The Livingston Parish Council’s fight to halt carbon capture projects in the area continued Thursday when the council approved a year-long moratorium on Class V injection wells.
According to the Environmental Protection Agency (EPA), a Class V well is used to inject non-hazardous fluids underground. Fluids are injected either into or above an underground source of drinking water.
The council voted 5-2 in favor of the moratorium after a long discussion that featured comments from both advocates and opponents of the projects.
Council members Jeff Ard, Maurice Keen, Gerald McMorris, Randy Delatte and Shane Mack voted “yes,” while Tracy Girlinghouse and Garry Talbert voted “no.” John Wascom and R.C. Harris were absent.
Talbert referenced a letter from the parish attorney suggesting it would be “illegal” for the parish to impose a ruling for Lake Maurepas, which is under the state’s jurisdiction.
“Are we gonna try to put a ban on seismic activities in Lake Maurepas?” Talbert asked, “Because basically, this letter says it’s illegal to do that.”
Delatte responded by saying the parish council could be sued, but it’s a chance he’s willing to take.
“The letter does say that state has jurisdiction over the bottom lines and that we could be sued individually,” Delatte said. “And we can also possibly be at fault if we slow it down or stop this project. That’s a chance that I’m willing to take. It’s a chance that we as elected officials should take to protect the citizens of our parish.”
The approved ordinance states: “It’s an ordinance to adopt a temporary 12-month moratorium regarding the construction and drilling of Class V injection wells and monitoring wells prohibiting any activities associated with Class V wells, where the well is specific to geologic testing of rock formation, monitoring, drilling or injecting of CO2 for long-term storage. This shall include the prohibition of all activities within Livingston Parish and the waterways herein including but not limited to detonation of charges for seismic testing, drilling, or injecting liquids into a Class V well within the parish of Livingston.”
Companies seeking to store CO2 underground utilize Class V wells to gather information on the area’s geologic makeup to determine if it is suitable for sequestration. Representatives for Air Products said that a Class V permit does not allow them to begin injecting CO2 underground but said it is a necessary step for acquiring the EPA’s Class VI permit.
Carbon capture and storage is a process that involves taking carbon dioxide (CO2) emissions from industrial sites and permanently storing them deep underground. Two sites are being proposed on the north and south ends of the parish.
Oxy Low Carbon Ventures plans to use the 30,000 acres of land north of Holden that was leased to the company, to sequester industrial CO2.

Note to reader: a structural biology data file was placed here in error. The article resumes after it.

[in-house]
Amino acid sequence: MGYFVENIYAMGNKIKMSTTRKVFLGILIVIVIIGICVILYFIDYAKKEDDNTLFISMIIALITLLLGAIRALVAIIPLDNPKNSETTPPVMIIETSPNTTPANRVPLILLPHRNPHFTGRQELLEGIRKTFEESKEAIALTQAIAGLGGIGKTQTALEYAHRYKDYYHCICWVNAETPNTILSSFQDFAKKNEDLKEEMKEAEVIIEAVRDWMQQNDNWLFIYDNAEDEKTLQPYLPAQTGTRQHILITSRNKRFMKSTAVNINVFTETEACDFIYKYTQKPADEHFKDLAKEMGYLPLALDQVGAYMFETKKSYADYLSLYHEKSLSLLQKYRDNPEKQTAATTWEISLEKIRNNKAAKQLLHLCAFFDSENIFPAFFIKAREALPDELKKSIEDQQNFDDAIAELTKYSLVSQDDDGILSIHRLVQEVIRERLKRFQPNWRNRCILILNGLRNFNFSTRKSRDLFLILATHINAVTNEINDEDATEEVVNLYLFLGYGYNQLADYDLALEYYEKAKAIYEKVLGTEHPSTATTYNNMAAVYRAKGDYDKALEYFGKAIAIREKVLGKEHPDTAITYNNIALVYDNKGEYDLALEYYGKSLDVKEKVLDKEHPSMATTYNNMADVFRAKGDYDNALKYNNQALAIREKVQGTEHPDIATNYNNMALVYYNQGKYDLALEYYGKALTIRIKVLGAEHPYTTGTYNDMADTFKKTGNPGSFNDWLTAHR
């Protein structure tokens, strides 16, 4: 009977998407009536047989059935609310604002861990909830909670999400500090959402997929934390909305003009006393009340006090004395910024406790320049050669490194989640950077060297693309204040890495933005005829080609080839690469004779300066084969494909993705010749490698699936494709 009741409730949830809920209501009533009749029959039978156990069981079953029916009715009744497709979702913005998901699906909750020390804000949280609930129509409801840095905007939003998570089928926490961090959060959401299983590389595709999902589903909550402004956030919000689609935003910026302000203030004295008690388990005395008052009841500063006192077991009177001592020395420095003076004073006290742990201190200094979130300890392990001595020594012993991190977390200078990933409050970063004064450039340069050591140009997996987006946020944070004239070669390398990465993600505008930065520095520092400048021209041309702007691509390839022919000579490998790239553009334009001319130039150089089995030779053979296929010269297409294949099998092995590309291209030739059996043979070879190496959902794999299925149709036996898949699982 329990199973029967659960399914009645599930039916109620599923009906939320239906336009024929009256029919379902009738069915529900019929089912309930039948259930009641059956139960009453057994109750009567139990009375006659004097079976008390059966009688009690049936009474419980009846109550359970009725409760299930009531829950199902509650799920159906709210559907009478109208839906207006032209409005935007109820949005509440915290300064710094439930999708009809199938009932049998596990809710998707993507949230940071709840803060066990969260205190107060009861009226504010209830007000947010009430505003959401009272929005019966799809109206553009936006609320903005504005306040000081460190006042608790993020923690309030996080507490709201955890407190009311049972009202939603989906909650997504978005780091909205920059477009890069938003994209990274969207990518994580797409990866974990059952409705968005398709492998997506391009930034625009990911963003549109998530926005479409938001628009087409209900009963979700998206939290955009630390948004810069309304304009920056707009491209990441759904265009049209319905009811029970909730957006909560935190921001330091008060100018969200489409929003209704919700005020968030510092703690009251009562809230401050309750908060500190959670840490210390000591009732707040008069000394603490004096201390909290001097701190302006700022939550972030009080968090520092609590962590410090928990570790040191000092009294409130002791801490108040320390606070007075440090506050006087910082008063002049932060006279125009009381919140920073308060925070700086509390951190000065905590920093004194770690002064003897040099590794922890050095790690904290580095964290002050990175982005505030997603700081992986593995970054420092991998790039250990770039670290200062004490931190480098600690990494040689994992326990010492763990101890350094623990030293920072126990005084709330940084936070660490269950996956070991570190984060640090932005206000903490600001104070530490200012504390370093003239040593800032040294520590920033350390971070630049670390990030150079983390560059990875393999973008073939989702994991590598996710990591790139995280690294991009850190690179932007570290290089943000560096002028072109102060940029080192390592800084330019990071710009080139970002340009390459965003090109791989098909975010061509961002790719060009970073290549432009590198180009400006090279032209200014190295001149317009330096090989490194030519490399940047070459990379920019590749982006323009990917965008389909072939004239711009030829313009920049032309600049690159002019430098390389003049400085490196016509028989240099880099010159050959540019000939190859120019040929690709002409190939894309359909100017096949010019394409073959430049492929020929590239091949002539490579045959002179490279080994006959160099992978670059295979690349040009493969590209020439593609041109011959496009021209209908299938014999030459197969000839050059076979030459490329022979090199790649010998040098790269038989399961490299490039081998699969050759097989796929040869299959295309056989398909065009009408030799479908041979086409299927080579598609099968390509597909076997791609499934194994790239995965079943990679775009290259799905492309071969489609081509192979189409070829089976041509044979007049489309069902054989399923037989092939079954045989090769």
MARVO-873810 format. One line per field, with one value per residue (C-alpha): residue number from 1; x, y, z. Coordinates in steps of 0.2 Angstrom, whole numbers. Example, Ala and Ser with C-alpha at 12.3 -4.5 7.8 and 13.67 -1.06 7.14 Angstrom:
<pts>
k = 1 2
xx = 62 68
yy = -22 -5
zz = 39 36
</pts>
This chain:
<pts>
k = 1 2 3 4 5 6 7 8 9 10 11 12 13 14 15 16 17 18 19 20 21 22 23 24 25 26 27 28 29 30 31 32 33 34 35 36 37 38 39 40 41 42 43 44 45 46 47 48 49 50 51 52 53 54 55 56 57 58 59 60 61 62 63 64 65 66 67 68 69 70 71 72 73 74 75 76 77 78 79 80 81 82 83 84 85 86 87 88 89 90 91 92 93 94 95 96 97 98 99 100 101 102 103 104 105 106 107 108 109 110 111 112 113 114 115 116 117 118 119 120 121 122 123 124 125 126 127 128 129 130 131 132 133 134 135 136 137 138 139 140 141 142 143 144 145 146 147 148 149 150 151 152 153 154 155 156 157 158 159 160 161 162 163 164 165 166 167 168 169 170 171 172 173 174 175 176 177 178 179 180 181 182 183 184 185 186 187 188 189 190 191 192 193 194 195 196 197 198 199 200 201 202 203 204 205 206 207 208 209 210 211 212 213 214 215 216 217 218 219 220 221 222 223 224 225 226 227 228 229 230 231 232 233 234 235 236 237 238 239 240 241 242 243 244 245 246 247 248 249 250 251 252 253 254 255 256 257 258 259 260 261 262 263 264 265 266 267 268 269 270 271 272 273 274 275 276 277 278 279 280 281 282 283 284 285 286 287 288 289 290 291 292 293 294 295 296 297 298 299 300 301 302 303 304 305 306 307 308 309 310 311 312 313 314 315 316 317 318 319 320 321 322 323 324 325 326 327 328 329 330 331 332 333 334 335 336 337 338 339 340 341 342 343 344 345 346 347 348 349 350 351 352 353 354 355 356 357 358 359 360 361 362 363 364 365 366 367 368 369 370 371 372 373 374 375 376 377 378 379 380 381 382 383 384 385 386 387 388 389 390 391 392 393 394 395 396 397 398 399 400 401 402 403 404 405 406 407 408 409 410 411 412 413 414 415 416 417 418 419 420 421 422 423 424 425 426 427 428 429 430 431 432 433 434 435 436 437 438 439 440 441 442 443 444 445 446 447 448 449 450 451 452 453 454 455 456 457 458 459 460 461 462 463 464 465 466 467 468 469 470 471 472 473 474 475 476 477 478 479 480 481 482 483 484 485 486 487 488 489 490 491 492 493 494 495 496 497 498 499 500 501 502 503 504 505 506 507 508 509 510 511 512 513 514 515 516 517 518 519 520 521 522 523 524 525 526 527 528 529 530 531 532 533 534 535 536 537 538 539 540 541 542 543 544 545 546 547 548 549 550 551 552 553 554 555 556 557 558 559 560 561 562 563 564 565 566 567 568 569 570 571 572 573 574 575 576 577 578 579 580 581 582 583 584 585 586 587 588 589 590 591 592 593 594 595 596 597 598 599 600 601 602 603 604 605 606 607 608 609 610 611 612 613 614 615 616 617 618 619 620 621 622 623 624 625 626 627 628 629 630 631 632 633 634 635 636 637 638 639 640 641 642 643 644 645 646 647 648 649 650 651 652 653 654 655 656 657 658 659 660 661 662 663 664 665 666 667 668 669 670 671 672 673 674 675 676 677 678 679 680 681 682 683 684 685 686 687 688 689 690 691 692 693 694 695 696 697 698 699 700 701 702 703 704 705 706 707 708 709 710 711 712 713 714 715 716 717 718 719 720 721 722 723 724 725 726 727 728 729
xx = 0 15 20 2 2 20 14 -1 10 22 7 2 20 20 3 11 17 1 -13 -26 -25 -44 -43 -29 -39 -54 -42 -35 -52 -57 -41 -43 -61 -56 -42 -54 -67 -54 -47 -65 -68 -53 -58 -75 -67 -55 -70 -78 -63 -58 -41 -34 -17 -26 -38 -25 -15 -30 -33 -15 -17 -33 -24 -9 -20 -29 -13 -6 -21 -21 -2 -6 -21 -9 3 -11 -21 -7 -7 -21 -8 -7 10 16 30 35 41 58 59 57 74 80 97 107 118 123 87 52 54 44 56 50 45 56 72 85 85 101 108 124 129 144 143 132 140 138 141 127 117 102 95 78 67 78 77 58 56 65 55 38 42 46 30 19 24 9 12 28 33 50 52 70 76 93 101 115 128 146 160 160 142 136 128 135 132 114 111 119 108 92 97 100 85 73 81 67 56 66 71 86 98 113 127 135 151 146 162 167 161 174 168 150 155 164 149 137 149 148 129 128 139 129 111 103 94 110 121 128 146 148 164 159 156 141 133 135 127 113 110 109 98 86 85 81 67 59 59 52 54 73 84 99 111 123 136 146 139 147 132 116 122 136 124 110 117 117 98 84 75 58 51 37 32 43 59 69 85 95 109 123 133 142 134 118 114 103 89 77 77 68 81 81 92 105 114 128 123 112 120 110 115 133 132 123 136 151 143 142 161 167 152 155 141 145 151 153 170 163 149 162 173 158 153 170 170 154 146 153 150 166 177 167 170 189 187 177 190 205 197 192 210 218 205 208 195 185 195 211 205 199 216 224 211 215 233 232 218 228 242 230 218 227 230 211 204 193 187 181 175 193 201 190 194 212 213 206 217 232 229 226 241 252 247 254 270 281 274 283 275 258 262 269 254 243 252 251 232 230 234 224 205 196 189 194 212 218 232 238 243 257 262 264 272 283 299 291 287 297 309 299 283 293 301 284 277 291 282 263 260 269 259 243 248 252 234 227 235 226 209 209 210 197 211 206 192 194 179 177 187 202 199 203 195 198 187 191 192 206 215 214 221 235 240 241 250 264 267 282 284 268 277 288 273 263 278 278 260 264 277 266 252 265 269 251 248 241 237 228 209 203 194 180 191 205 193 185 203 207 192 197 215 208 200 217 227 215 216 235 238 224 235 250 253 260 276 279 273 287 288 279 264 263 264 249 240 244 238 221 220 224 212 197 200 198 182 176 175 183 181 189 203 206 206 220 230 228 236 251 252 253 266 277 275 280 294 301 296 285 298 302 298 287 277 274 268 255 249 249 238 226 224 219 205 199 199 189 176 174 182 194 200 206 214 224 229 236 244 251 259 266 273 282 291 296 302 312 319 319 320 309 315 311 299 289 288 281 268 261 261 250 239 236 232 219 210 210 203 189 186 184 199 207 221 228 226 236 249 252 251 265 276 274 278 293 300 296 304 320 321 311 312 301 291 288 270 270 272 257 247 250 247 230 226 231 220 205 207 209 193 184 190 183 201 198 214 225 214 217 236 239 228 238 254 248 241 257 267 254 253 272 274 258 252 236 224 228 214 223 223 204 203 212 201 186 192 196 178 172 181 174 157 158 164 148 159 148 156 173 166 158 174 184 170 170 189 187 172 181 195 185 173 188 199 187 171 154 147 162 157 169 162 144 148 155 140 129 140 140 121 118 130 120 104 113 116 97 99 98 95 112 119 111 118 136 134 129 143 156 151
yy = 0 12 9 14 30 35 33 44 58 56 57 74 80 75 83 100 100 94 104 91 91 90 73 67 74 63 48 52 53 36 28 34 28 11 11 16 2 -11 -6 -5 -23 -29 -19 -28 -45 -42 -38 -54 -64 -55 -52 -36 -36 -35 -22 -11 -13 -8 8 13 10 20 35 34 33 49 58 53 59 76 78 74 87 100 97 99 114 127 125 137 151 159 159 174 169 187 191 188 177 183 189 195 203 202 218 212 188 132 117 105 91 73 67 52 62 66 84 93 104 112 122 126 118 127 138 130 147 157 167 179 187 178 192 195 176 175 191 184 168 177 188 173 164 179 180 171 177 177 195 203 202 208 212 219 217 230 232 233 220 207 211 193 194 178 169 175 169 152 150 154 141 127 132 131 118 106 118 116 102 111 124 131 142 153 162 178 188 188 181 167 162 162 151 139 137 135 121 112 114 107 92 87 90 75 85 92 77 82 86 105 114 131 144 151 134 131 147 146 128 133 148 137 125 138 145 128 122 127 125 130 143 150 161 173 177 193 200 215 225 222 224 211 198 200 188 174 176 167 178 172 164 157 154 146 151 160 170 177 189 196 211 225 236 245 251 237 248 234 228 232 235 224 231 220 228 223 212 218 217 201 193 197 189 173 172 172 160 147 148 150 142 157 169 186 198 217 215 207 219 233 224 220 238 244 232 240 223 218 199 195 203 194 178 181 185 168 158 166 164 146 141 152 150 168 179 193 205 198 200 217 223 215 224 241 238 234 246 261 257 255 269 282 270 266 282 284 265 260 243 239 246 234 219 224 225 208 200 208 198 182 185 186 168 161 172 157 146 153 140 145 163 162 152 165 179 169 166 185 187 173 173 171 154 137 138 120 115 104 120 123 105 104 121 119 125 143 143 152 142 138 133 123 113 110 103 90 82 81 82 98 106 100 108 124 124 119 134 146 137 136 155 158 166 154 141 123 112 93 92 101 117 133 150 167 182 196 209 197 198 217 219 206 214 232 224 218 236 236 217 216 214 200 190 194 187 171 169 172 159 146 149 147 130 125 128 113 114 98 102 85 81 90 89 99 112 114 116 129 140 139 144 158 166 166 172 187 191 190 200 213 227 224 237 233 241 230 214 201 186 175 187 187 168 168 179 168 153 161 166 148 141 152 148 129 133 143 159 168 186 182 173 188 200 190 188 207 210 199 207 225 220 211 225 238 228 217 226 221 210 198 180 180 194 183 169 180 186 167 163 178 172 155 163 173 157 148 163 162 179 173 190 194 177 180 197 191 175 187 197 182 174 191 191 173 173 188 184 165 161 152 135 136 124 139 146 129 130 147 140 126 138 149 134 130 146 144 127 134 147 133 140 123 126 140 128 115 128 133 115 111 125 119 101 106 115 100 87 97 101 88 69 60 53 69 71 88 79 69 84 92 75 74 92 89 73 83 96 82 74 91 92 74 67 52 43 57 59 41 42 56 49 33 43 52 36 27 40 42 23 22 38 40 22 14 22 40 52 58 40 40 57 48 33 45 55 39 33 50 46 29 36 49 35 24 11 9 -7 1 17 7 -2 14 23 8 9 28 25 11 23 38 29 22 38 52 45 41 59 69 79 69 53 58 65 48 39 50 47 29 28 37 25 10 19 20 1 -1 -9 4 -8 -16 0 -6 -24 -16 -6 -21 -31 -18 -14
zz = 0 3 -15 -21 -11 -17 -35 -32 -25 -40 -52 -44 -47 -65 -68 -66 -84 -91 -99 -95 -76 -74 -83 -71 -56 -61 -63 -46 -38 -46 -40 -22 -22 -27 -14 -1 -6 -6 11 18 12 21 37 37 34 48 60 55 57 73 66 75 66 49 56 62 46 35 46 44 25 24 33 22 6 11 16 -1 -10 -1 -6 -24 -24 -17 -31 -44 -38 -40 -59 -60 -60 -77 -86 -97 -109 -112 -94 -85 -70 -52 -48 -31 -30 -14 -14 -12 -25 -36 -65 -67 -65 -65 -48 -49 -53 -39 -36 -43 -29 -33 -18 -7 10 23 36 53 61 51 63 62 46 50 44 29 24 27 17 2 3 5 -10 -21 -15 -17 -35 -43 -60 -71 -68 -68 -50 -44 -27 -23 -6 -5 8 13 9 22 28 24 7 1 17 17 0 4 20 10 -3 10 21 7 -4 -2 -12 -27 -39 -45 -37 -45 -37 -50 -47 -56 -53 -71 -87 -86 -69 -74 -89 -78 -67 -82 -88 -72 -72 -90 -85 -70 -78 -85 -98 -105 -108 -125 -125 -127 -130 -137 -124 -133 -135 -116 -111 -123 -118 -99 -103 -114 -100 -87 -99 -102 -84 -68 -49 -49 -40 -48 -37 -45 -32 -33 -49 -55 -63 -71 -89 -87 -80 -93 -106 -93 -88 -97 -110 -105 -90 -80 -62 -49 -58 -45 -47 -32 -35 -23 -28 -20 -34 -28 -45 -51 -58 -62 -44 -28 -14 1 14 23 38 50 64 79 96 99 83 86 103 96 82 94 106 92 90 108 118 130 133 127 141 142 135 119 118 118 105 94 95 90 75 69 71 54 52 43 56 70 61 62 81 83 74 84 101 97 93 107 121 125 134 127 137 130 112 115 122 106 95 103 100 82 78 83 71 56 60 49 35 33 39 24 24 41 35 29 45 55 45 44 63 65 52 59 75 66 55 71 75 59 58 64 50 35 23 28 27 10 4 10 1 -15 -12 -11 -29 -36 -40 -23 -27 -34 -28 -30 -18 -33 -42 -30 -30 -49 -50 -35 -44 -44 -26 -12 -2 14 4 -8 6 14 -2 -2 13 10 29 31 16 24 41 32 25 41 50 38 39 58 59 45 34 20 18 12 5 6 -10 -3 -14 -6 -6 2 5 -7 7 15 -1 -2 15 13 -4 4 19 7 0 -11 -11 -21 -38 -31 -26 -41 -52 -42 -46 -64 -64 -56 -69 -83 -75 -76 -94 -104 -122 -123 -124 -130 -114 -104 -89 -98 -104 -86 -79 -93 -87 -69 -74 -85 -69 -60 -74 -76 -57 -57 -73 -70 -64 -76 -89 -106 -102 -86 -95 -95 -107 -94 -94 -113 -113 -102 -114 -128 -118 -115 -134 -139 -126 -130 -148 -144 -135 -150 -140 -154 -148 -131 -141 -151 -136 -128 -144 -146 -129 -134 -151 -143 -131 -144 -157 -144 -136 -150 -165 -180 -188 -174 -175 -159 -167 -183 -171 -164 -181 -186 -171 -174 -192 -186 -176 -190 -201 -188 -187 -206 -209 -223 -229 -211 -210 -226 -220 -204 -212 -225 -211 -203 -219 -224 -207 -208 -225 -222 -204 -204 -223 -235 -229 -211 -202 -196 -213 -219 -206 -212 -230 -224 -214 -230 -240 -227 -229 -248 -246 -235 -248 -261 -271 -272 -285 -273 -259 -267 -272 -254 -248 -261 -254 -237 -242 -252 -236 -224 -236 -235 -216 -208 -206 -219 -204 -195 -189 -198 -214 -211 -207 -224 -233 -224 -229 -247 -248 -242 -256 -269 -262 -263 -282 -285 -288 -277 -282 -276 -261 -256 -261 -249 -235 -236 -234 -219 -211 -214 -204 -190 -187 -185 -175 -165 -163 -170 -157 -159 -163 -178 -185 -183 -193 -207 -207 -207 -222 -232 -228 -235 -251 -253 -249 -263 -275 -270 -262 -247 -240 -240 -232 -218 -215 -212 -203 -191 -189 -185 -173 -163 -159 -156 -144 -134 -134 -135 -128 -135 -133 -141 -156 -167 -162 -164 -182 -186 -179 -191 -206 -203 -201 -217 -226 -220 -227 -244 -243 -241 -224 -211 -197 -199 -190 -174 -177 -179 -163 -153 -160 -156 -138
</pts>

The other hub will be located on the south end of the parish underneath Lake Maurepas, one of three spots Pennsylvania-based company Air Products plans to store CO2 from a blue hydrogen energy complex in Ascension Parish.
Neither project is expected to begin CO2 injection before 2025.
The council approved a year-long moratorium on Class VI wells in September. Those wells are used to inject carbon dioxide into deep rock formations.
Andrew Connolly, the operations director for Air Products was present Thursday to give an overview of the project proposed for Lake Maurepas.
Connolly said the plan is to drill two Class V wells for the seismic testing in the lake. He said the data gathered from the testing is used to identify if CO2 injection in the area is safe.
He said the project would add 12 to 16 wells to the lake.
“These well platforms will be designed to enhance habitat, minimize visual impact, and they will be safely marked for boaters,” Connolly said. “Our efforts will protect the drinking water aquifer for many years to come. We’ve heard concerns there could be impact to fish and drinking water. CO2 sequestration can be done and has been done safely for over 50 years. With 30 locations, There’s been no impact to fish or water quality.”
Kinion Bankston, Livingston Parish resident and owner of Southern Boyz Outdoors, spoke in opposition to the potential projects.
“This is not a great project for Lake Maurepas,” he said. “There’s nothing in it for Livingston Parish. We have everything to lose in nothing to gain from this project.”
Rep. Sherman Mack, who has consistently voiced his opposition to the projects, said he is working on “trigger legislation” that would provide benefits to the parish should the project push through.
He advised the parish to pass the moratorium to give all involved more time to gather information.
“That trigger effect would be some type of either storage or deposit fee to be directed to the parish and directed to those communities that these wells are going to affect,” Mack said. “I’m against these projects. I’m gonna do everything I can do to stop it. Part of the reason why I’m trying to help you guys support this moratorium is to give me time, I don’t get to session till March. And so I’ve got to get there in March and perhaps do things that I need to do to try to vet this thing at the state level the way it probably should have been vetted.”